Cavalcade moves parade to fairgrounds to keep horses safe

Robert Smith
Shelby Bute was chosen Cavalcade Queen during the 74th Annual Cavalcade Rodeo. A recent graduate of Pawhuska High School, Bute is the daughter of Jeff and Terri Bute. Kelly Bland, Osage County Tourism/Courtesy

Cavalcade Rodeo 2020 took precautions to avoid the transmission of COVID-19.

The world’s largest amateur rodeo, which took place last week at the Osage County Fairgrounds, was in its 74th year. Cavalcade Chairman Jeff Bute said 15 gallons of hand sanitizer were delivered, and another 10 gallons were staged, to help fight COVID-19.

“I have some left over,” Bute said. Cavalcade saw as a strength that most of its activities take place outside, with people spaced out more than they would be at an indoor event.

“People were very responsible,” Bute said regarding the caution that Cavalcaders showed in trying to prevent COVID-19 infections.

So it may have come as a surprise when Cavalcade decided not to hold its annual downtown Pawhuska parade on Saturday morning, complete with Shriner cars. Bute explained, however, that the decision had little to do with COVID-19. Instead, rodeo officials were making an extra effort to keep safe the horses that participate in Cavalcade.

There was a parade, but it took place at the Osage County Fairgrounds. A chief concern was maintaining the control of the parade setting deemed necessary to ensure there would be no spread of Vesicular Stomatitis.

Vesicular Stomatitis is a viral illness that can cause painful blister-like lesions to form in the mouths, in the nostrils, and on the tongues and lips of horses. Vesicular stomatitis can affect other animals as well — cattle and swine primarily.

Bute said Cavalcade officials had been aware of the Vesicular Stomatitis outbreak, and had monitored it as the virus spread in Kansas. When cases were diagnosed in Washington County, Oklahoma, the rodeo took action.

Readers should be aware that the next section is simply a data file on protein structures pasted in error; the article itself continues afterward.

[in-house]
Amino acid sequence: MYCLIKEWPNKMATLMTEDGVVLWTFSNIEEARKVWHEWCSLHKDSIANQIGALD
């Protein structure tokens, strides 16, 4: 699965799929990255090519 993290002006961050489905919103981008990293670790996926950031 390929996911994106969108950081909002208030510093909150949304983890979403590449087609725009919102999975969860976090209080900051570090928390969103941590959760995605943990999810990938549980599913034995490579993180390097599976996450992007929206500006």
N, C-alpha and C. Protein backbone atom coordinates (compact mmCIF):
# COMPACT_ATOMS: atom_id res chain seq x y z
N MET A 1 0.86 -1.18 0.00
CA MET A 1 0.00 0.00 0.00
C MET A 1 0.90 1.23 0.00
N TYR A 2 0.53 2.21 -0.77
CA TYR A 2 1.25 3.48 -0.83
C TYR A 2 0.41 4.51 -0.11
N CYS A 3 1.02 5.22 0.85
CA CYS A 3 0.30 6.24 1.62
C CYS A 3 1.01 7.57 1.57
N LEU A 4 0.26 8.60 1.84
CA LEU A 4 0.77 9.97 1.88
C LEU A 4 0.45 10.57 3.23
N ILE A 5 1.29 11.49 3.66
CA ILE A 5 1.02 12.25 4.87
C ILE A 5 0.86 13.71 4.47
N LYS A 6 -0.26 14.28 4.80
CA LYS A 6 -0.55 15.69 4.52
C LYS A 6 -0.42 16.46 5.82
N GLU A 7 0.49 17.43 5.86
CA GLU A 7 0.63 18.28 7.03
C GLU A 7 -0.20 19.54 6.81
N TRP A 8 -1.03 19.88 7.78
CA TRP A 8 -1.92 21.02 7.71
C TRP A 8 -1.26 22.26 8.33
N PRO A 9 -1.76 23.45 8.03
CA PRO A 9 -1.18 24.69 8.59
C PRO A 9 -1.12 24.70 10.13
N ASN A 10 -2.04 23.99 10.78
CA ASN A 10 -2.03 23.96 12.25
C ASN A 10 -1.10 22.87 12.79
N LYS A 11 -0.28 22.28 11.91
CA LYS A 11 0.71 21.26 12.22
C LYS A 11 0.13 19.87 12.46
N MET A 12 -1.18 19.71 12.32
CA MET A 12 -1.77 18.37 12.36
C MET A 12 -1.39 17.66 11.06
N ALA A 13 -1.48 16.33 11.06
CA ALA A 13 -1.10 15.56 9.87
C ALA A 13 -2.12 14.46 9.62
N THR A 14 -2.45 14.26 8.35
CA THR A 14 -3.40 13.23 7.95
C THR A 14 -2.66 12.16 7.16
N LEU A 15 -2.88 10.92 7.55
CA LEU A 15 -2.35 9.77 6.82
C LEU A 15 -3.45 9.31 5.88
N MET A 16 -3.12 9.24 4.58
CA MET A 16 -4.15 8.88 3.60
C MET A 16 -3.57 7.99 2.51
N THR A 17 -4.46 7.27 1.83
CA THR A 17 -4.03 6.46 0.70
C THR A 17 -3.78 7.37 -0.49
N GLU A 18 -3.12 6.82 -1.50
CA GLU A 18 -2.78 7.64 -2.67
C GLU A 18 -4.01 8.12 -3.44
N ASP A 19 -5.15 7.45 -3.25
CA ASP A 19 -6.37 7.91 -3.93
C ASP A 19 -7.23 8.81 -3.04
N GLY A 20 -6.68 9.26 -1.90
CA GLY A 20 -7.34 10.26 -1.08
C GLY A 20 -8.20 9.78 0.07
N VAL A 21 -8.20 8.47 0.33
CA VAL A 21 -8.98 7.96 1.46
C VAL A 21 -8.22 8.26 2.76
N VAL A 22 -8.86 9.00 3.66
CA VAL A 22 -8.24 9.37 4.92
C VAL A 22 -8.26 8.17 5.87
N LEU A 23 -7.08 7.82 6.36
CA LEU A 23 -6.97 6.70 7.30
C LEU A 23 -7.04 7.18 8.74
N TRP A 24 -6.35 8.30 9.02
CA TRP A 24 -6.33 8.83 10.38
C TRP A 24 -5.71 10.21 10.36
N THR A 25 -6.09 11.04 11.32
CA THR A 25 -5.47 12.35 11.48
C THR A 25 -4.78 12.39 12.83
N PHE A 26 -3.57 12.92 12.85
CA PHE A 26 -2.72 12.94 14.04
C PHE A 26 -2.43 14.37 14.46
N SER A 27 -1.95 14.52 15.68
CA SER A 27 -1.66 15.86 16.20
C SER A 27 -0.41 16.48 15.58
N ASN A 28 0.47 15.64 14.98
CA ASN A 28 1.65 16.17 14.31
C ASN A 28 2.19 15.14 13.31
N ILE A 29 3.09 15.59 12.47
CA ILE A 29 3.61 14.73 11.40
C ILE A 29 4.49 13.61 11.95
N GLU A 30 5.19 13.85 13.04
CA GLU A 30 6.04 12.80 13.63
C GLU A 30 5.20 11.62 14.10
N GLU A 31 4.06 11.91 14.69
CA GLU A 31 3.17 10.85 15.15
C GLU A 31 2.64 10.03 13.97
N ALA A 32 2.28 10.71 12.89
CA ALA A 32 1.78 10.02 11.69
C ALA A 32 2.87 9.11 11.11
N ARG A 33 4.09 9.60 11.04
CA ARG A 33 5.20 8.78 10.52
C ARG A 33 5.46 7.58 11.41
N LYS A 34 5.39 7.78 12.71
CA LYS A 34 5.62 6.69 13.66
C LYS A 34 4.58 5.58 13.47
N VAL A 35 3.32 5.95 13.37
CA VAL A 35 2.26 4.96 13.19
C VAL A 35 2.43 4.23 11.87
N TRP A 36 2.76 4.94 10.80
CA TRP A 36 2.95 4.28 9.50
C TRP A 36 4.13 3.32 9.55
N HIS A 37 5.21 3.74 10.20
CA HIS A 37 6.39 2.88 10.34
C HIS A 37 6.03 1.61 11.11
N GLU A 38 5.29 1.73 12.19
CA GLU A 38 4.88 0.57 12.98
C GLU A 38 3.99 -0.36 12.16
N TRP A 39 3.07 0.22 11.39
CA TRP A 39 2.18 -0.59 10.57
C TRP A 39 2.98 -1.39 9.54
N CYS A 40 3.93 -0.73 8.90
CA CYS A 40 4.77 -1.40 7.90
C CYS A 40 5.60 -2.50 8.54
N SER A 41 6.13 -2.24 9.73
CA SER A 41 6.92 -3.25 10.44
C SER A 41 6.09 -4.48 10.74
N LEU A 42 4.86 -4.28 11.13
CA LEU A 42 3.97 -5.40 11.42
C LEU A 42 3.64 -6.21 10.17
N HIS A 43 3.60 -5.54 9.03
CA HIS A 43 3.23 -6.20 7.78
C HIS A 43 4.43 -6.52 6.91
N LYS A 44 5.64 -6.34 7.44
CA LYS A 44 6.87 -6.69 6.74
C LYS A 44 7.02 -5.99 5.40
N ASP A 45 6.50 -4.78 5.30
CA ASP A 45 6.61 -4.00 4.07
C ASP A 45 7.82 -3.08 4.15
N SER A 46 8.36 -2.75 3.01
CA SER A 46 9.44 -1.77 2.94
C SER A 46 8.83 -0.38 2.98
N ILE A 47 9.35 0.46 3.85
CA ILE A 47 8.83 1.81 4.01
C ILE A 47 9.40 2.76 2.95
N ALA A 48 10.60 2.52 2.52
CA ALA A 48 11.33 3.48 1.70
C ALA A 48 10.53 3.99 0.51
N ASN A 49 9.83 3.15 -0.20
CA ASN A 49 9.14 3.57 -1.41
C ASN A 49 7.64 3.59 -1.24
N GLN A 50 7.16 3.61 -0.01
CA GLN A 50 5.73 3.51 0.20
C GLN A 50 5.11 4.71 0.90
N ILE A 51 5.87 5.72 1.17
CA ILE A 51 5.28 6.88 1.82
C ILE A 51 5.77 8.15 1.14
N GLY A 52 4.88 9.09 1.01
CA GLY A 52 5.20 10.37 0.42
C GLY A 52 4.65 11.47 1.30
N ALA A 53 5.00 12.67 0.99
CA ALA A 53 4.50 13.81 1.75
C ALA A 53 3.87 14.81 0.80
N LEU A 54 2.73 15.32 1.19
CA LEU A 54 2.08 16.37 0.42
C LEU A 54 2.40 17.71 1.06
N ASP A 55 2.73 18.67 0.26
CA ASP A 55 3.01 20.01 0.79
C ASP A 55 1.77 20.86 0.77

Horses being transported to the 74th Cavalcade Rodeo from Washington County had to have been checked for Vesicular Stomatitis within five days prior to traveling. Cavalcade told participants traveling from other Oklahoma counties to have horses checked within the previous seven days.

“We had great compliance with it,” Bute said, adding that Cavalcade had a veterinarian on-site to ensure that any horses that had not been checked before arriving at the Osage County Fairgrounds were checked before participating in rodeo activities.

Then, on Thursday of Cavalcade Week, the rodeo learned that Vesicular Stomatitis had been diagnosed at two Osage County premises. The rodeo’s reaction was to inform all round up club officials and to make available to them on-site at the fairgrounds the veterinary services they needed to transport their animals home in compliance with the state’s five-day requirement. The diagnoses in Osage County were not within 20 miles of the Osage County Fairgrounds, Bute said. He particularly saluted Pawhuska veterinarian Jan Johnston-Tharp for performing the necessary horse examinations.

Bute also commented that Cavalcade has a history of showing acute concern about the welfare of participating horses. The rodeo always runs a “Coggins Tent,” where it checks the health paperwork of horses to make sure they’ve been tested for Equine Infectious Anemia, he said. The test for Equine Infectious Anemia is called the Coggins Test.

So, yes, there was a Cavalcade parade last Saturday; and yes, it took place at the county fairgrounds rather than downtown because of concern about a virus. But no, the novel coronavirus was not the virus everyone was worried about. Instead, a livestock virus called Vesicular Stomatitis was the source of concern.